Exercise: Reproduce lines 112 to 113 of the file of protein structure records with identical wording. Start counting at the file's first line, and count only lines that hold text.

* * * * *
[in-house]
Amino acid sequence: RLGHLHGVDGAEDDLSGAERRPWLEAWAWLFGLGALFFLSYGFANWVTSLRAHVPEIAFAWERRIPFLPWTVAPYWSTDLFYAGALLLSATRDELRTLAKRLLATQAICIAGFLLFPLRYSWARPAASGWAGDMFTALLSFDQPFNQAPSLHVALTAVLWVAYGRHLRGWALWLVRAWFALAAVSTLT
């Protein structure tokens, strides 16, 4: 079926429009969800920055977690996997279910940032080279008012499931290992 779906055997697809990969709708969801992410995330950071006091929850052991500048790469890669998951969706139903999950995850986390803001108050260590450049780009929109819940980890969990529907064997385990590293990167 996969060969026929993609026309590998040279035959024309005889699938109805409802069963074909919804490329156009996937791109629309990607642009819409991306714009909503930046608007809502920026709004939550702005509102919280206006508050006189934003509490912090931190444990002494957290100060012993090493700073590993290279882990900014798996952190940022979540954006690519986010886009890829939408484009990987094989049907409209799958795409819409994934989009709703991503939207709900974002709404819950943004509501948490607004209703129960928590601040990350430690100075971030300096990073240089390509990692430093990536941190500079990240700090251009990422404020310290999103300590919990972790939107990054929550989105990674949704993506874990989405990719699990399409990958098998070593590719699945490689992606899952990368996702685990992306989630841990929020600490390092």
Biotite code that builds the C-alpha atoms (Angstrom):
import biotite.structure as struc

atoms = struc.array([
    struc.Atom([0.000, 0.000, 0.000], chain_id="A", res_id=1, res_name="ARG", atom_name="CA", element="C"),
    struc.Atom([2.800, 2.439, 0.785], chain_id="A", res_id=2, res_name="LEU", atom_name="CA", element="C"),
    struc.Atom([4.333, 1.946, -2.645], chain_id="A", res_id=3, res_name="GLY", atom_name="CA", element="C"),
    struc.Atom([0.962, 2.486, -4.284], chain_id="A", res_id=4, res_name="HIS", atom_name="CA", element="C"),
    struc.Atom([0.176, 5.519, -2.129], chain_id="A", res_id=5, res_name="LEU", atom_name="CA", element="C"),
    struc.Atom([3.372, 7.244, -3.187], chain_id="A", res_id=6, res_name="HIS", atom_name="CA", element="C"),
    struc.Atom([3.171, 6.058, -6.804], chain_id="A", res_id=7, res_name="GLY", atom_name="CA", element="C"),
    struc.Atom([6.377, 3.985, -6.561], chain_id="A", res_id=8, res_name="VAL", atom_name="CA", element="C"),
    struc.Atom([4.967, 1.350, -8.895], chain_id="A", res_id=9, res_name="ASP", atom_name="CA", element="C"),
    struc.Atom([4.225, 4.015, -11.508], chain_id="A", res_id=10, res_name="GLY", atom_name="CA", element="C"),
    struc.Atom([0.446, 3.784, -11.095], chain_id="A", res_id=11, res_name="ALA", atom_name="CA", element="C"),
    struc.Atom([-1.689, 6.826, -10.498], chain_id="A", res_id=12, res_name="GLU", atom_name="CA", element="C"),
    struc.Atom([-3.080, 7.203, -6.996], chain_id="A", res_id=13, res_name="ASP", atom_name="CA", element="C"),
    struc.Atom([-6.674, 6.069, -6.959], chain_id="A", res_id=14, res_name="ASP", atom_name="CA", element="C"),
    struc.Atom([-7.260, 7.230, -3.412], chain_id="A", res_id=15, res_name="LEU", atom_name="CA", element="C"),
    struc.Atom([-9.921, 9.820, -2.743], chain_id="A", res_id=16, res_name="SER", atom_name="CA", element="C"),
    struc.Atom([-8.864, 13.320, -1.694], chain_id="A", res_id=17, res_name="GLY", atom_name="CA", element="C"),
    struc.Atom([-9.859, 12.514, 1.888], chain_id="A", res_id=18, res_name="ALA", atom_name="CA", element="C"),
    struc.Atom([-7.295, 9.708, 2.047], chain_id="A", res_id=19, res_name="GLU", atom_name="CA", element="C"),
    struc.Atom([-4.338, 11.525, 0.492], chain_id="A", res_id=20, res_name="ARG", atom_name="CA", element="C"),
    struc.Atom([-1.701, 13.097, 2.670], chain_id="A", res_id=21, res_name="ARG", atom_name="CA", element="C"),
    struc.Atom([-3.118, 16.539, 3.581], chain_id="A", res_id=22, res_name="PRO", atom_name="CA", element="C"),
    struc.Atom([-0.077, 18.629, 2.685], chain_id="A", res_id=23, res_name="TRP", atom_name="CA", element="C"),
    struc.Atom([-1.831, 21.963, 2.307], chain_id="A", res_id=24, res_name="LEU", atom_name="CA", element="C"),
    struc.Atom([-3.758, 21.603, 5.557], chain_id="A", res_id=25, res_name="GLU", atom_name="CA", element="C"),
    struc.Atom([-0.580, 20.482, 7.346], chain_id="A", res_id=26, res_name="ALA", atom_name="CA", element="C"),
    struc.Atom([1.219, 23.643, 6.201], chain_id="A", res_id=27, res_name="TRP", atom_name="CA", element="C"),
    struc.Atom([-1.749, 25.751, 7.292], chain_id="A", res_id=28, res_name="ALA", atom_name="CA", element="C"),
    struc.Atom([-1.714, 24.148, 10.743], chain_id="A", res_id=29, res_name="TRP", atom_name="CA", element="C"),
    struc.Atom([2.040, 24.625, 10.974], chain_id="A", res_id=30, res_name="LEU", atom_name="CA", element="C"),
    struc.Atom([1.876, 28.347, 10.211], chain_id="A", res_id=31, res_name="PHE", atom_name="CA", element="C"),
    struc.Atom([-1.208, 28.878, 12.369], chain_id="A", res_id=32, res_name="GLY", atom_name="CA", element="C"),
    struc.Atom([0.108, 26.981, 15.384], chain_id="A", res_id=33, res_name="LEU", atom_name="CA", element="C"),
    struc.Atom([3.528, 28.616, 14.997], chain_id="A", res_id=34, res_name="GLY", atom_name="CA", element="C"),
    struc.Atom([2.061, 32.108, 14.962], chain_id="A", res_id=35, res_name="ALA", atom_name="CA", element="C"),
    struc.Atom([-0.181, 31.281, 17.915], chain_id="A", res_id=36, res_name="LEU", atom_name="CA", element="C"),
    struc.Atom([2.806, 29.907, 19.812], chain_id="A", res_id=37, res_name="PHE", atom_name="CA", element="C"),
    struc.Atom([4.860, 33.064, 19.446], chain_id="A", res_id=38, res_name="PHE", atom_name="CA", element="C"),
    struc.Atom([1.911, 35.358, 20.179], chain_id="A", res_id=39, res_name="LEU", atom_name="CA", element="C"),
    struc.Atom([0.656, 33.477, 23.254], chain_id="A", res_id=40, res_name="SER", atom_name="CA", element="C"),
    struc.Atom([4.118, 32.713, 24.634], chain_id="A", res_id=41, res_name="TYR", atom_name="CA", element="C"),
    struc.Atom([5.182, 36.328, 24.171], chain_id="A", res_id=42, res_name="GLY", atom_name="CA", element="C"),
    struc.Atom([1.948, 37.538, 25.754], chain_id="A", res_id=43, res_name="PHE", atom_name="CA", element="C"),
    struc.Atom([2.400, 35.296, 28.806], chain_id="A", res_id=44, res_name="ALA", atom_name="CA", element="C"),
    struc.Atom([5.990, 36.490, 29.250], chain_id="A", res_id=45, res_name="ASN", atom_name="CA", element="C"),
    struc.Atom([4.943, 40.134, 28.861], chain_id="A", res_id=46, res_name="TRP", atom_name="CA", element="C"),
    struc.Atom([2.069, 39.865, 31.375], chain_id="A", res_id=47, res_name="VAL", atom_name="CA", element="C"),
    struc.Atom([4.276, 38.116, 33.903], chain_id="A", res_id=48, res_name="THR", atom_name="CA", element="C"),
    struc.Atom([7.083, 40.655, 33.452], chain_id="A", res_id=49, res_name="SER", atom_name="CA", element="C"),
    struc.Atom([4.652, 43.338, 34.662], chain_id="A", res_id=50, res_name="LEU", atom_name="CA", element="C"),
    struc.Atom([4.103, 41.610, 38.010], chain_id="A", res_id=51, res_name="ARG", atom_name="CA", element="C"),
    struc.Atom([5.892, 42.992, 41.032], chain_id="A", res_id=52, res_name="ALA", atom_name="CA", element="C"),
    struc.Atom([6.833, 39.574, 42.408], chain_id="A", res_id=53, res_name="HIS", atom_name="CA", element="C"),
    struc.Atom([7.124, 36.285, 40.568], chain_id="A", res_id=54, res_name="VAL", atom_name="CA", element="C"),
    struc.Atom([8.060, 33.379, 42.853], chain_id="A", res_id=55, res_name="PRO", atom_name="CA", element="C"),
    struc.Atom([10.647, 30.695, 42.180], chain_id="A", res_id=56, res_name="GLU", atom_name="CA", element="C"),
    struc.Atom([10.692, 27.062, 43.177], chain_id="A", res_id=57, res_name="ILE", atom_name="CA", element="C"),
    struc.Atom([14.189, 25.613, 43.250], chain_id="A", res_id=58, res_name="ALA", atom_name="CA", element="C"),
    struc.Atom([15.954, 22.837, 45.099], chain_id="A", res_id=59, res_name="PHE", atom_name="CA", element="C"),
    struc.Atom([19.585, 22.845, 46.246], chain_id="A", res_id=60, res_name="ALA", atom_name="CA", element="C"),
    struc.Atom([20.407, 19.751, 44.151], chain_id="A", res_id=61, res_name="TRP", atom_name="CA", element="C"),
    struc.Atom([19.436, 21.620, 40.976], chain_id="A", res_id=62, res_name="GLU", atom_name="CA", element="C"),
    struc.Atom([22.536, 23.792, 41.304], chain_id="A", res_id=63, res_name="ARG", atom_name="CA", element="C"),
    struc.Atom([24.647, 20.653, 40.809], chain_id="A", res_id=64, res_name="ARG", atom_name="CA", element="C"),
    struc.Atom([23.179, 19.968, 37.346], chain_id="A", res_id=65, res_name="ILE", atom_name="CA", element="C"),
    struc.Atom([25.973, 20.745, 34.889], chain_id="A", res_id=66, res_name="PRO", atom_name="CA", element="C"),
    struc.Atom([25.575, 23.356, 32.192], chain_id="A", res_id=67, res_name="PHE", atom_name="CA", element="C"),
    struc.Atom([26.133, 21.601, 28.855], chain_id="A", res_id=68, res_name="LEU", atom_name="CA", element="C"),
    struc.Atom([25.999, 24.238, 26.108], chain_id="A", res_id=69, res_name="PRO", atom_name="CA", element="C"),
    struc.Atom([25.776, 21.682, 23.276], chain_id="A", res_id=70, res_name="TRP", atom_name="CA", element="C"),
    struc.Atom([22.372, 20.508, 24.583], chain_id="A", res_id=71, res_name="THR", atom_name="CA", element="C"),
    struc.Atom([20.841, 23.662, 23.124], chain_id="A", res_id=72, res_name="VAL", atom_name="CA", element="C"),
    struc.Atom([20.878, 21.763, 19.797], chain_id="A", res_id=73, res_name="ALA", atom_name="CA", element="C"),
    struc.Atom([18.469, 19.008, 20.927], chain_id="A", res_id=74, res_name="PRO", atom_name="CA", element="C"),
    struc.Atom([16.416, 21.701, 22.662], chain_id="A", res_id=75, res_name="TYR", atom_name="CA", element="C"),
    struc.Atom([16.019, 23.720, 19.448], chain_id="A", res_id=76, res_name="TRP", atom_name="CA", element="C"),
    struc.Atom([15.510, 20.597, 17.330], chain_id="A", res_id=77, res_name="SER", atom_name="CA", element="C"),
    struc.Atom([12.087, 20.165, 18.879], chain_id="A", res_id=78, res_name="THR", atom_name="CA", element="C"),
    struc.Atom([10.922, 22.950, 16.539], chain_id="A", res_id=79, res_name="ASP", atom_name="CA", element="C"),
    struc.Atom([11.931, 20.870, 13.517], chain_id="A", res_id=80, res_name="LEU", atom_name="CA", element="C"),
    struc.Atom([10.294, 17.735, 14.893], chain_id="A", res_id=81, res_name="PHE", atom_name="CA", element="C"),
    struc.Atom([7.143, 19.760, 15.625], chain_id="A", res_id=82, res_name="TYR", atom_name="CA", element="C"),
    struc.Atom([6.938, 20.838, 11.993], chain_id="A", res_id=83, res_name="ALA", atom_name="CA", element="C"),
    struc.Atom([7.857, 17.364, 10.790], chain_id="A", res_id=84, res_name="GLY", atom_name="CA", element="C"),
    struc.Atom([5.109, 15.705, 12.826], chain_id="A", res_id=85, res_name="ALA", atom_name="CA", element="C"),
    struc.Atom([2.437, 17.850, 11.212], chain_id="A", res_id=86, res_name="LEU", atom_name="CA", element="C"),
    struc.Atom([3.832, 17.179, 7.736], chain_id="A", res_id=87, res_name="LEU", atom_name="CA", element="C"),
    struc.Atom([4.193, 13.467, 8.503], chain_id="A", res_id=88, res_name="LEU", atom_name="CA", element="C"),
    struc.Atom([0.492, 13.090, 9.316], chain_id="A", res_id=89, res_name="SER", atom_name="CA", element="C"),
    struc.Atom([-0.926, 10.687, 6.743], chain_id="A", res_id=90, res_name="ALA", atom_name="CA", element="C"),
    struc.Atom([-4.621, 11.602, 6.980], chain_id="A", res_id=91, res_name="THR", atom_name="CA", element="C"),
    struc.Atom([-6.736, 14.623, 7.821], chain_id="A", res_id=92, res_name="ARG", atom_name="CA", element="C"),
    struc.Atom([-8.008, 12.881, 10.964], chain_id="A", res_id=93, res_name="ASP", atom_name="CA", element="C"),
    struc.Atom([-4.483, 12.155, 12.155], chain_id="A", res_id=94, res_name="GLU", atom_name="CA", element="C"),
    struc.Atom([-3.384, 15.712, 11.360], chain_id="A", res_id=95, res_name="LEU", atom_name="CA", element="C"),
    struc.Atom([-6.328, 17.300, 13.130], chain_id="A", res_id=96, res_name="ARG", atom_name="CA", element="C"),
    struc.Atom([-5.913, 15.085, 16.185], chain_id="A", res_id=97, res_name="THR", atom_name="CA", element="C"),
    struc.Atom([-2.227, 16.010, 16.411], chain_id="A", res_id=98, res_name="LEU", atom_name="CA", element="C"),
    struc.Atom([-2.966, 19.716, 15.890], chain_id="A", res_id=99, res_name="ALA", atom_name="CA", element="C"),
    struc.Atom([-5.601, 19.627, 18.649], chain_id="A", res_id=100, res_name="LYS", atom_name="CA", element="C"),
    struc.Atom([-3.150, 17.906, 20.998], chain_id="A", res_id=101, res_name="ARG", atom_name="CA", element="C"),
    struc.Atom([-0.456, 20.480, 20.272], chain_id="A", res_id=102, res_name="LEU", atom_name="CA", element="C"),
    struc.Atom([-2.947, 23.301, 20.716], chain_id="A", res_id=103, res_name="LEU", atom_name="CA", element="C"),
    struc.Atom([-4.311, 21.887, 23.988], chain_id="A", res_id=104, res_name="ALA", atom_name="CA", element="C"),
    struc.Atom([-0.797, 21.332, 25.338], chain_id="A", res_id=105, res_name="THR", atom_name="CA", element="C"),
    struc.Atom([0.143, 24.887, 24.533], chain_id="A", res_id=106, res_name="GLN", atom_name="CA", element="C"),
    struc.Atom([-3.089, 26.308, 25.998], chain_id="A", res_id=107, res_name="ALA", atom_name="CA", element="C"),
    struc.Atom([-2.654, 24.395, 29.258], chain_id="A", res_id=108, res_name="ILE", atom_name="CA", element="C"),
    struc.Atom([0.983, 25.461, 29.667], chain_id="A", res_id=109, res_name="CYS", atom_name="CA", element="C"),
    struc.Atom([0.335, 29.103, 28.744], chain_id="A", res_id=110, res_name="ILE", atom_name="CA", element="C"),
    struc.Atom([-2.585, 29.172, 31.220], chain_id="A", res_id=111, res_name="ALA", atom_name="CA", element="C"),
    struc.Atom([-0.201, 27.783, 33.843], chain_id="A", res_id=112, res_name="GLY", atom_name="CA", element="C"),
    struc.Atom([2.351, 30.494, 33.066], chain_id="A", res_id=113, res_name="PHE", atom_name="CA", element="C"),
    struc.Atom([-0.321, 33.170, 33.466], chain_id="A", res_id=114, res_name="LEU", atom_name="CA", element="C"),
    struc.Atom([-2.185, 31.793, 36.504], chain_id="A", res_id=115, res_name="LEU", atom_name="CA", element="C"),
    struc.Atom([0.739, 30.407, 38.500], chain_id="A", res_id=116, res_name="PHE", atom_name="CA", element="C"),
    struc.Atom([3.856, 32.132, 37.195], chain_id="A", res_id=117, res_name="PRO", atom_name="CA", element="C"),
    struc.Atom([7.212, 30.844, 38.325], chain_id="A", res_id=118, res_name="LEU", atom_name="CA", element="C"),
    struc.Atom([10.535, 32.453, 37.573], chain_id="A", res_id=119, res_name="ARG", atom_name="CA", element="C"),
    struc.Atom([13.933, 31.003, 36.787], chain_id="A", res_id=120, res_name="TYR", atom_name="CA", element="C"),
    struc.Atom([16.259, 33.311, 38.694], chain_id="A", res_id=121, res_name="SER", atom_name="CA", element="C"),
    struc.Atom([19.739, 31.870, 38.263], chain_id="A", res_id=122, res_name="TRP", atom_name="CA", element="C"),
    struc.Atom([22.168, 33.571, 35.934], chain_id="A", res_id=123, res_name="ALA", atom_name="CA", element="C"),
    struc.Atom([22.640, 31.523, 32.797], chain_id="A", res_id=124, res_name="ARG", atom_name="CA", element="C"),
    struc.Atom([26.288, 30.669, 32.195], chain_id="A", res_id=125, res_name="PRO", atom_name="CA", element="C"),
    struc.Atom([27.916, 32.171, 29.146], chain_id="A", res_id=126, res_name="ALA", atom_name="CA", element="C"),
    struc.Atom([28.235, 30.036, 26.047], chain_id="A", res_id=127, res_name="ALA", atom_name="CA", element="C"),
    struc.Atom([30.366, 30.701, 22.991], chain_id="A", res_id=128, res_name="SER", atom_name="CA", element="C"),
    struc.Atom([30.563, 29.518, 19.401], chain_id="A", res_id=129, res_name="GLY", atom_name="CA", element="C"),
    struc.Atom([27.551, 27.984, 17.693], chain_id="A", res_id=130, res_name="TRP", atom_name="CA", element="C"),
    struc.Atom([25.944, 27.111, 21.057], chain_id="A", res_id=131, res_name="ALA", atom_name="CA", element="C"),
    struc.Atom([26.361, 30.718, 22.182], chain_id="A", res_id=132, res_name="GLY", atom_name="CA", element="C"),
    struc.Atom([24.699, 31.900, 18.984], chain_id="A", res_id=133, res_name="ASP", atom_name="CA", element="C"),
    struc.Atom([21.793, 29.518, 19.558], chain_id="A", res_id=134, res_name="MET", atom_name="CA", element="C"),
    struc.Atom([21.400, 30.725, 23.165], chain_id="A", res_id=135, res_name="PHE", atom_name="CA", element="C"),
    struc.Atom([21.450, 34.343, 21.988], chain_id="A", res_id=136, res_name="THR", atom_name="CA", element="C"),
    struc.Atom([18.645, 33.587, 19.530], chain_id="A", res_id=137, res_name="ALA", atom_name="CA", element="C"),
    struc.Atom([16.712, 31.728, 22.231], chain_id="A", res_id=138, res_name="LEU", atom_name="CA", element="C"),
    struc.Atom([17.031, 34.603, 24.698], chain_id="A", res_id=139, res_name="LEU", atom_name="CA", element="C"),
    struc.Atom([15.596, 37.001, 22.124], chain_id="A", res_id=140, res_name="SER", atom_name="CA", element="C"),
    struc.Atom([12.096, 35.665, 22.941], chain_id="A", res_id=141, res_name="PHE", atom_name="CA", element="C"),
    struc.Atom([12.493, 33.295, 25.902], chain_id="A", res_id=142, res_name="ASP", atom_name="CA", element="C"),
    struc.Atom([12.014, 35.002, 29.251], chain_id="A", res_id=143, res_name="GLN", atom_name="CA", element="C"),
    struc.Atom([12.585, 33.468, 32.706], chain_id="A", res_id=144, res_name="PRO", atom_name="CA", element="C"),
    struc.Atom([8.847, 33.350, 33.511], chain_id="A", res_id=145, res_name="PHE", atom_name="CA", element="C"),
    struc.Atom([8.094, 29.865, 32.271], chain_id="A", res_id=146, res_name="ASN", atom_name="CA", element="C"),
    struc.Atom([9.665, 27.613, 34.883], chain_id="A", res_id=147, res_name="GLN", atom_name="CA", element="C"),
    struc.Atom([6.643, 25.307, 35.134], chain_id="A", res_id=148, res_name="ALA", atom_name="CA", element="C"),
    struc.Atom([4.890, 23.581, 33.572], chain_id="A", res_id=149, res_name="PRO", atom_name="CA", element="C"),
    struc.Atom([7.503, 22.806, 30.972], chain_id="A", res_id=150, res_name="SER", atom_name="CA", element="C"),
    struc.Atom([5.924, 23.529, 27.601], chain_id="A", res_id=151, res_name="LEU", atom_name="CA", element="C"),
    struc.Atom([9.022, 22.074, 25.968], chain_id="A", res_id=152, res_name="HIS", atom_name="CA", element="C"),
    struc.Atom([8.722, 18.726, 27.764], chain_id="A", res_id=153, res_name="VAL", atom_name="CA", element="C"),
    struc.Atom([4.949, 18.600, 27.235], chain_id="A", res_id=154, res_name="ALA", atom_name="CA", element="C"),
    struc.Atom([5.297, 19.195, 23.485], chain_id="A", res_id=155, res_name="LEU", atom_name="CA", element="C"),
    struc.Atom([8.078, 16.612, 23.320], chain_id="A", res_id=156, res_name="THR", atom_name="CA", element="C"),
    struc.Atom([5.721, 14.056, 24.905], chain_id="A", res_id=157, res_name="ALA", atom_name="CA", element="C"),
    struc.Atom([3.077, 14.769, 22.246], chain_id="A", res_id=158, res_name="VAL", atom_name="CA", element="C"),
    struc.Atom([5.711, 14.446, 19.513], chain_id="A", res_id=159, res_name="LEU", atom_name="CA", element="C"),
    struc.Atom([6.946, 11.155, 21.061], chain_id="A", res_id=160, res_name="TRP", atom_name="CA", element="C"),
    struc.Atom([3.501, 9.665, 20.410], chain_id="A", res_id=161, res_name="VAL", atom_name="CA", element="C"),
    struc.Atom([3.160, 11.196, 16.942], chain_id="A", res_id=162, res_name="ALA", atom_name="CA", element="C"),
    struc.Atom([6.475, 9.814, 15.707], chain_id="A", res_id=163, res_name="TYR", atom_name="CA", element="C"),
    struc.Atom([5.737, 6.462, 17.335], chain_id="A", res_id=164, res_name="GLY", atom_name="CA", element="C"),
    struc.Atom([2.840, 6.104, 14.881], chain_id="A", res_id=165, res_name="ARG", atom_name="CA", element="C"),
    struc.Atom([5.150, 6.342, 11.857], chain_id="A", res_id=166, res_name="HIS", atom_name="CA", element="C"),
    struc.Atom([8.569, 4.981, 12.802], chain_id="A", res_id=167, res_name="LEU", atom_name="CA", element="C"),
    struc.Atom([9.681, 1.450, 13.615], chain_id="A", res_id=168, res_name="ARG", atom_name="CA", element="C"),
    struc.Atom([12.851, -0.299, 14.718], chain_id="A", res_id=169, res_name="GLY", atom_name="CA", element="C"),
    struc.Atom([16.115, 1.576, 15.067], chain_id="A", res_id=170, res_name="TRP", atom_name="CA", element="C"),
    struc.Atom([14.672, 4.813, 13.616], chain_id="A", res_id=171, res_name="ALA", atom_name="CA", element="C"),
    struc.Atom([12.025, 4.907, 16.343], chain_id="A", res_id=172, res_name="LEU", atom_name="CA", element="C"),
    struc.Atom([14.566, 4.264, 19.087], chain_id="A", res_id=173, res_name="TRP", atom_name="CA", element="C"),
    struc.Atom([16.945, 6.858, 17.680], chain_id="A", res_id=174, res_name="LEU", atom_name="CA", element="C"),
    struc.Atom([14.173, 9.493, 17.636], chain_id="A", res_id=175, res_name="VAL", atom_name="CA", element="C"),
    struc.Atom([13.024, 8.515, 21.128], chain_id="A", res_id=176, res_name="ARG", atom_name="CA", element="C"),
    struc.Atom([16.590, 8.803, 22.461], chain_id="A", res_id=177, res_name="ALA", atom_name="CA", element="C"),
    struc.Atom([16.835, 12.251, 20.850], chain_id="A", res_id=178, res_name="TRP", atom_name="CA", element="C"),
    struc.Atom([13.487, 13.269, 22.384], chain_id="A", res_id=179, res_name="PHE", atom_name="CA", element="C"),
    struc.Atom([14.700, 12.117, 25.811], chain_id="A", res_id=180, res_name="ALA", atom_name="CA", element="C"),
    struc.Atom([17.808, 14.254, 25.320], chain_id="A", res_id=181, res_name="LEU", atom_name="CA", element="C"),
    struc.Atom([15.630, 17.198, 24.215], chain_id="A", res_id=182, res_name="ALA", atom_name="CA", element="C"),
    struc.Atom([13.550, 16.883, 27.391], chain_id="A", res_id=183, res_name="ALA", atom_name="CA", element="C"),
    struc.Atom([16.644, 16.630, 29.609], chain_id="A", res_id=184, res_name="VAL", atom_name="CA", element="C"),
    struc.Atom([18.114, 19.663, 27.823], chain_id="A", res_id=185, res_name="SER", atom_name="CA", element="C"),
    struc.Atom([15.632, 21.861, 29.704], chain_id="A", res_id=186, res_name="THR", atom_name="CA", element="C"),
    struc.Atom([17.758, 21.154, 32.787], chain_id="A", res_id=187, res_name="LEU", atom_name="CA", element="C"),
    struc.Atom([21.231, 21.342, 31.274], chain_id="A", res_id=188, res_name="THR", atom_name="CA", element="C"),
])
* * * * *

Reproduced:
    struc.Atom([0.143, 24.887, 24.533], chain_id="A", res_id=106, res_name="GLN", atom_name="CA", element="C"),
    struc.Atom([-3.089, 26.308, 25.998], chain_id="A", res_id=107, res_name="ALA", atom_name="CA", element="C"),